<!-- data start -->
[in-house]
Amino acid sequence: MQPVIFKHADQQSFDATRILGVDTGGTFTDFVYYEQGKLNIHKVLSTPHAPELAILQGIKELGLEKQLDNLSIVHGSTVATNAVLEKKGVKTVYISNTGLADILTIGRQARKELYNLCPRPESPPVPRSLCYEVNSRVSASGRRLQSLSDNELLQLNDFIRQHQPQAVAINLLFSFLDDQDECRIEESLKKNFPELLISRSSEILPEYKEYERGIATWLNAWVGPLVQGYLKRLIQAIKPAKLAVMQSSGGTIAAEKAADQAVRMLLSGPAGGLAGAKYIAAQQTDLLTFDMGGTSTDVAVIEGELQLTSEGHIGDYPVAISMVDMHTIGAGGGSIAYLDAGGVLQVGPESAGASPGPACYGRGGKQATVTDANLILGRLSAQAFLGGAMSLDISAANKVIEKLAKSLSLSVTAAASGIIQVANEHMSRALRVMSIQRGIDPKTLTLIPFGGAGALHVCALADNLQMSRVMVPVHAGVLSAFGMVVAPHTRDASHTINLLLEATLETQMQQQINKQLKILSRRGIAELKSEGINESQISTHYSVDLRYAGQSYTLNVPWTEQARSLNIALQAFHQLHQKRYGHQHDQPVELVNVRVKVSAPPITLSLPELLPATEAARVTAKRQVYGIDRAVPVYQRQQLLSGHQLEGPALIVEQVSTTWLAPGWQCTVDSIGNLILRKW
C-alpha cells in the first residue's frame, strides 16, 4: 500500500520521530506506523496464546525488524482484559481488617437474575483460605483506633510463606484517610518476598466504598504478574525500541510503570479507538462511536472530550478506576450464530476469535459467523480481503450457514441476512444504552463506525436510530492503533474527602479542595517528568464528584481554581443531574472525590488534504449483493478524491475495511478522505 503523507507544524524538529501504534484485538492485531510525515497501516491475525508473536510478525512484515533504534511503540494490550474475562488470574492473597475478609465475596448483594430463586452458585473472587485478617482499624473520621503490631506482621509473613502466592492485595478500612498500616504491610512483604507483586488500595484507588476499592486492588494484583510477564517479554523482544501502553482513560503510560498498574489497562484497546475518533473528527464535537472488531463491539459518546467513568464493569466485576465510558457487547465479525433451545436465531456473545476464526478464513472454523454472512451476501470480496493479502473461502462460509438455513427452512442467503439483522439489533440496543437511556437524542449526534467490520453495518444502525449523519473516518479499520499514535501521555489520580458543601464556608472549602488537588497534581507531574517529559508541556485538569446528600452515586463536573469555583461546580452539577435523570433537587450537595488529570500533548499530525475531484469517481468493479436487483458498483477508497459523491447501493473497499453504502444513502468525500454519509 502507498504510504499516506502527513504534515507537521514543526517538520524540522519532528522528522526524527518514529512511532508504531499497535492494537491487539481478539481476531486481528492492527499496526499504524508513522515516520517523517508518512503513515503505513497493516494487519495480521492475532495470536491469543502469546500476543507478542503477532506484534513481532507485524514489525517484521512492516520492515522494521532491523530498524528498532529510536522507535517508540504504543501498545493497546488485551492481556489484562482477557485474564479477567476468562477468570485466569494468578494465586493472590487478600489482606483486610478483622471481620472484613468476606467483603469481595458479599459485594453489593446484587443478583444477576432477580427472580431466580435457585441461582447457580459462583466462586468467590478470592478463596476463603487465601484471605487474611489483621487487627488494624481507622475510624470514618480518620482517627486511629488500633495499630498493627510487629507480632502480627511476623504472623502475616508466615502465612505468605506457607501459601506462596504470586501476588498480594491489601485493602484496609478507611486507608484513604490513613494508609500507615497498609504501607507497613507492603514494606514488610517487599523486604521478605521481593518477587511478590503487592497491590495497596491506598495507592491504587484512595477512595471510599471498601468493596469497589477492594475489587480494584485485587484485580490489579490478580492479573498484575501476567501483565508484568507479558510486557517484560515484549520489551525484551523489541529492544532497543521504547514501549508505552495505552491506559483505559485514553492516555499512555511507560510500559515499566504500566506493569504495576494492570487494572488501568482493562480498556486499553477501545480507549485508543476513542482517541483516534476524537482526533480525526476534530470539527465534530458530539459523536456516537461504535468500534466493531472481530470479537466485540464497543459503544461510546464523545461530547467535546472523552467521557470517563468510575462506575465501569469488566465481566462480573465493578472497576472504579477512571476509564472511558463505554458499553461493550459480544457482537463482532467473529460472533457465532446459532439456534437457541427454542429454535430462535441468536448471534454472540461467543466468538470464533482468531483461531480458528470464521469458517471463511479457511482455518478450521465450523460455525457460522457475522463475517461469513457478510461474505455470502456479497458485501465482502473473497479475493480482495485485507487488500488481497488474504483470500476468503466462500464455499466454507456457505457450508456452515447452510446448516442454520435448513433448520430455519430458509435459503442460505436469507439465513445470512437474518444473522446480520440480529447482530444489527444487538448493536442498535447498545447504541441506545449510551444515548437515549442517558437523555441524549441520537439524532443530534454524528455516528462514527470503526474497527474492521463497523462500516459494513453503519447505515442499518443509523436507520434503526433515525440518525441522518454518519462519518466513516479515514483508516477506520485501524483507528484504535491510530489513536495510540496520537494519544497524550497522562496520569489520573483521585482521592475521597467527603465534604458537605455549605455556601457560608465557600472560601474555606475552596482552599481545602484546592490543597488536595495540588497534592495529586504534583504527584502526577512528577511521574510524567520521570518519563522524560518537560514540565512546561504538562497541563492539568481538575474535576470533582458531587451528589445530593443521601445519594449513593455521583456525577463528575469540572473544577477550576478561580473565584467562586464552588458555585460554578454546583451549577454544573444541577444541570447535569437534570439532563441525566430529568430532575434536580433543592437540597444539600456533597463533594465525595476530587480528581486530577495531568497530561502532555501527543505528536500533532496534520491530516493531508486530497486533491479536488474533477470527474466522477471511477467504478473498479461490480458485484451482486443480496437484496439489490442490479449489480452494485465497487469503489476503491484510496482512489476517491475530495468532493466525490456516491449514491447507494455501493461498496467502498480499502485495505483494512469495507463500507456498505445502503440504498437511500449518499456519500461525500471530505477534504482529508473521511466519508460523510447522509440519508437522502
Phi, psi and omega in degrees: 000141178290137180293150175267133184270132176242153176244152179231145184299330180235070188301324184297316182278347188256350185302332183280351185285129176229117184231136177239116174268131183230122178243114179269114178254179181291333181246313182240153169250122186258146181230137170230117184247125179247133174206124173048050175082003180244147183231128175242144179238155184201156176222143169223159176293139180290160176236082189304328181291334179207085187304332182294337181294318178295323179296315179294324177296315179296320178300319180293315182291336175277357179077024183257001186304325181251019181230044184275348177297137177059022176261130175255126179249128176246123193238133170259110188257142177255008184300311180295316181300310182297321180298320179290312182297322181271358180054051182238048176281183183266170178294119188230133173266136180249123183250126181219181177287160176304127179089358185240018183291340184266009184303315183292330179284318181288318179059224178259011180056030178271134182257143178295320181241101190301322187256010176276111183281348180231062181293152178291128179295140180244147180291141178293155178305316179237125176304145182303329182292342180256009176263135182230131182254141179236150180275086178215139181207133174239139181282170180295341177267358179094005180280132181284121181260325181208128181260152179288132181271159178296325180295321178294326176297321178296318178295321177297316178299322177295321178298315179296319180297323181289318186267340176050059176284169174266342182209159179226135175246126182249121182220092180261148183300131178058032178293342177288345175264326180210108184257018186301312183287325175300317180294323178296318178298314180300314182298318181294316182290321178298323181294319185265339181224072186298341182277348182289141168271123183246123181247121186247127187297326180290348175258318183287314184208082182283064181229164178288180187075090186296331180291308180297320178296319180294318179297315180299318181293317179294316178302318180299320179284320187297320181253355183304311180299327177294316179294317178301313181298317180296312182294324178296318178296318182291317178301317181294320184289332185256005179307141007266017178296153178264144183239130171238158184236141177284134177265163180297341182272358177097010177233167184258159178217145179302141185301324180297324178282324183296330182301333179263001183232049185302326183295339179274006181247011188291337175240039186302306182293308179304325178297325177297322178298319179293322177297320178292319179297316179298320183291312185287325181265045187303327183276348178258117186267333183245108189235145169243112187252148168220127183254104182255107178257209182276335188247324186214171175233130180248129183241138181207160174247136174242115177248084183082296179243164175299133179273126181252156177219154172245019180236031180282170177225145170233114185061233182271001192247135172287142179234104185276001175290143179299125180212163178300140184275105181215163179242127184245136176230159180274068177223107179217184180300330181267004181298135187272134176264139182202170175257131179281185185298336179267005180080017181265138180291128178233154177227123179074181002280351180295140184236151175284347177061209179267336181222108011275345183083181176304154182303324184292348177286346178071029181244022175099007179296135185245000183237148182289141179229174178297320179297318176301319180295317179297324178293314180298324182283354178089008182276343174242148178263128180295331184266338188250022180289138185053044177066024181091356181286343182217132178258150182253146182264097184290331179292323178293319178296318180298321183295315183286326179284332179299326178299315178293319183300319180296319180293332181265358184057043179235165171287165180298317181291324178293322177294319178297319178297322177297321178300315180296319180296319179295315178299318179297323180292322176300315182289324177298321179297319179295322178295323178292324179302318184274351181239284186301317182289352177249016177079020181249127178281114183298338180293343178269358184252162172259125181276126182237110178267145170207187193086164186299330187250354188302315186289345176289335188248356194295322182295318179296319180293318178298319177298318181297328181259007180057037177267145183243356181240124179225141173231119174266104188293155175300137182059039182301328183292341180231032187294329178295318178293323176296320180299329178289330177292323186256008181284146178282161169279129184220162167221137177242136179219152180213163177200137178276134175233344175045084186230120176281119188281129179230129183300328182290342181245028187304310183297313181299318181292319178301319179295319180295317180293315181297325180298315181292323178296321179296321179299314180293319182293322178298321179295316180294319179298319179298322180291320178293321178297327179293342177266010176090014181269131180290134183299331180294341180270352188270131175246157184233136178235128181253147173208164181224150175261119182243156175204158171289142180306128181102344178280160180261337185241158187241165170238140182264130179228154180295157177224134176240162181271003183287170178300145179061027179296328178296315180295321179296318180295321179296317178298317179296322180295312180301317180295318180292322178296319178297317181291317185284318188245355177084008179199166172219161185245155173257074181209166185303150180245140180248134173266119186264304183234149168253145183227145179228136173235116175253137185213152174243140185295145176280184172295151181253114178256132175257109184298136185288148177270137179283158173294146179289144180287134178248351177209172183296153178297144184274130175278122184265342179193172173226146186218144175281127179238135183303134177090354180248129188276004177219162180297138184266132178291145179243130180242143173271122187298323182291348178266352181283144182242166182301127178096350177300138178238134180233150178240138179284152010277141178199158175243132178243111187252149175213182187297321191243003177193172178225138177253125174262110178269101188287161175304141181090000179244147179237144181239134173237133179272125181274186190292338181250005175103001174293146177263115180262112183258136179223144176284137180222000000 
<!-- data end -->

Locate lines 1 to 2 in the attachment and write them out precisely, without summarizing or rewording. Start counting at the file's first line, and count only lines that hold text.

[in-house]
Amino acid sequence: MQPVIFKHADQQSFDATRILGVDTGGTFTDFVYYEQGKLNIHKVLSTPHAPELAILQGIKELGLEKQLDNLSIVHGSTVATNAVLEKKGVKTVYISNTGLADILTIGRQARKELYNLCPRPESPPVPRSLCYEVNSRVSASGRRLQSLSDNELLQLNDFIRQHQPQAVAINLLFSFLDDQDECRIEESLKKNFPELLISRSSEILPEYKEYERGIATWLNAWVGPLVQGYLKRLIQAIKPAKLAVMQSSGGTIAAEKAADQAVRMLLSGPAGGLAGAKYIAAQQTDLLTFDMGGTSTDVAVIEGELQLTSEGHIGDYPVAISMVDMHTIGAGGGSIAYLDAGGVLQVGPESAGASPGPACYGRGGKQATVTDANLILGRLSAQAFLGGAMSLDISAANKVIEKLAKSLSLSVTAAASGIIQVANEHMSRALRVMSIQRGIDPKTLTLIPFGGAGALHVCALADNLQMSRVMVPVHAGVLSAFGMVVAPHTRDASHTINLLLEATLETQMQQQINKQLKILSRRGIAELKSEGINESQISTHYSVDLRYAGQSYTLNVPWTEQARSLNIALQAFHQLHQKRYGHQHDQPVELVNVRVKVSAPPITLSLPELLPATEAARVTAKRQVYGIDRAVPVYQRQQLLSGHQLEGPALIVEQVSTTWLAPGWQCTVDSIGNLILRKW